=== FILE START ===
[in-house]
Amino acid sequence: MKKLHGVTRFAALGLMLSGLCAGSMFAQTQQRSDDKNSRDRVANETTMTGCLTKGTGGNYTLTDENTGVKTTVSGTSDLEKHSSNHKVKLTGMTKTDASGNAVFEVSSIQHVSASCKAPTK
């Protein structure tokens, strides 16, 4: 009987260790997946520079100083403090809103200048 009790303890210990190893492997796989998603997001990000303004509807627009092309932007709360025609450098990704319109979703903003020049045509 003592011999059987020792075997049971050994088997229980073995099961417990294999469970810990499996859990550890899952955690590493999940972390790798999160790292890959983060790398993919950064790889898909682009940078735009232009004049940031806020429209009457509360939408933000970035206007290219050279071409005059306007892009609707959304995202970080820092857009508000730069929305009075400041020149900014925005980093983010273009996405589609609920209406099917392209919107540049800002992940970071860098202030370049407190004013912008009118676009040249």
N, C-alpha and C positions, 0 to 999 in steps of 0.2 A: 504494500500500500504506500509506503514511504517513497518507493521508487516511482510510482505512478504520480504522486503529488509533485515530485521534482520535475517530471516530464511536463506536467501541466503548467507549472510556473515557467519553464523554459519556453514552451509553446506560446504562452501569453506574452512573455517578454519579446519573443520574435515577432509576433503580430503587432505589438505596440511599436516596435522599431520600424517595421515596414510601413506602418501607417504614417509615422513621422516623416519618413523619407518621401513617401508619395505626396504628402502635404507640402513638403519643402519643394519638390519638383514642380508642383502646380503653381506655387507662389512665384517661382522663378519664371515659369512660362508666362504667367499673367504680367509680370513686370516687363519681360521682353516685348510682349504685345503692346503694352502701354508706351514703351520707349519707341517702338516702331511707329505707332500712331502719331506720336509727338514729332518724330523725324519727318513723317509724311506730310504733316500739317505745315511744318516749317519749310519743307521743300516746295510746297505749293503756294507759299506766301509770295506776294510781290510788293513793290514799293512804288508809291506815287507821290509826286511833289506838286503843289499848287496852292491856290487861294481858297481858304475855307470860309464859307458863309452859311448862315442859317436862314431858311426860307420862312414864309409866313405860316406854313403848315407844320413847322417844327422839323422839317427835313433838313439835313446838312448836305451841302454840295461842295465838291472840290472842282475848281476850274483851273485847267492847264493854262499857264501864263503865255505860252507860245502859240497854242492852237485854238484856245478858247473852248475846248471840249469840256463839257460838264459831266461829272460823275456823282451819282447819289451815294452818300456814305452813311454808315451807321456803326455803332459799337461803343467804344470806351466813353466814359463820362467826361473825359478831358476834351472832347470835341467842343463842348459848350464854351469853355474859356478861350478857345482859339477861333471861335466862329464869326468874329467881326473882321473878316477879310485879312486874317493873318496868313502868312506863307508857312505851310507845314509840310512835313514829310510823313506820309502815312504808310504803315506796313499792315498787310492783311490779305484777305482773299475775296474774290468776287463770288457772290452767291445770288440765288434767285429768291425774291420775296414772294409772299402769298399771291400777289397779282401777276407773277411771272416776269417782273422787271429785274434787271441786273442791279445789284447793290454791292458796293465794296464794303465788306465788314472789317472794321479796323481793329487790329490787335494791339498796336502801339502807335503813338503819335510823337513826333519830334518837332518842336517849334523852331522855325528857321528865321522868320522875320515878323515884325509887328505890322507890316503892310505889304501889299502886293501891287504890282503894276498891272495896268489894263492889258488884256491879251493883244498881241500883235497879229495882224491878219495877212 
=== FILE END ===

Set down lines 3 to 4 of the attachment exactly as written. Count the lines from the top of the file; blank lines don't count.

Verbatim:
């Protein structure tokens, strides 16, 4: 009987260790997946520079100083403090809103200048 009790303890210990190893492997796989998603997001990000303004509807627009092309932007709360025609450098990704319109979703903003020049045509 003592011999059987020792075997049971050994088997229980073995099961417990294999469970810990499996859990550890899952955690590493999940972390790798999160790292890959983060790398993919950064790889898909682009940078735009232009004049940031806020429209009457509360939408933000970035206007290219050279071409005059306007892009609707959304995202970080820092857009508000730069929305009075400041020149900014925005980093983010273009996405589609609920209406099917392209919107540049800002992940970071860098202030370049407190004013912008009118676009040249």
N, C-alpha and C positions, 0 to 999 in steps of 0.2 A: 504494500500500500504506500509506503514511504517513497518507493521508487516511482510510482505512478504520480504522486503529488509533485515530485521534482520535475517530471516530464511536463506536467501541466503548467507549472510556473515557467519553464523554459519556453514552451509553446506560446504562452501569453506574452512573455517578454519579446519573443520574435515577432509576433503580430503587432505589438505596440511599436516596435522599431520600424517595421515596414510601413506602418501607417504614417509615422513621422516623416519618413523619407518621401513617401508619395505626396504628402502635404507640402513638403519643402519643394519638390519638383514642380508642383502646380503653381506655387507662389512665384517661382522663378519664371515659369512660362508666362504667367499673367504680367509680370513686370516687363519681360521682353516685348510682349504685345503692346503694352502701354508706351514703351520707349519707341517702338516702331511707329505707332500712331502719331506720336509727338514729332518724330523725324519727318513723317509724311506730310504733316500739317505745315511744318516749317519749310519743307521743300516746295510746297505749293503756294507759299506766301509770295506776294510781290510788293513793290514799293512804288508809291506815287507821290509826286511833289506838286503843289499848287496852292491856290487861294481858297481858304475855307470860309464859307458863309452859311448862315442859317436862314431858311426860307420862312414864309409866313405860316406854313403848315407844320413847322417844327422839323422839317427835313433838313439835313446838312448836305451841302454840295461842295465838291472840290472842282475848281476850274483851273485847267492847264493854262499857264501864263503865255505860252507860245502859240497854242492852237485854238484856245478858247473852248475846248471840249469840256463839257460838264459831266461829272460823275456823282451819282447819289451815294452818300456814305452813311454808315451807321456803326455803332459799337461803343467804344470806351466813353466814359463820362467826361473825359478831358476834351472832347470835341467842343463842348459848350464854351469853355474859356478861350478857345482859339477861333471861335466862329464869326468874329467881326473882321473878316477879310485879312486874317493873318496868313502868312506863307508857312505851310507845314509840310512835313514829310510823313506820309502815312504808310504803315506796313499792315498787310492783311490779305484777305482773299475775296474774290468776287463770288457772290452767291445770288440765288434767285429768291425774291420775296414772294409772299402769298399771291400777289397779282401777276407773277411771272416776269417782273422787271429785274434787271441786273442791279445789284447793290454791292458796293465794296464794303465788306465788314472789317472794321479796323481793329487790329490787335494791339498796336502801339502807335503813338503819335510823337513826333519830334518837332518842336517849334523852331522855325528857321528865321522868320522875320515878323515884325509887328505890322507890316503892310505889304501889299502886293501891287504890282503894276498891272495896268489894263492889258488884256491879251493883244498881241500883235497879229495882224491878219495877212 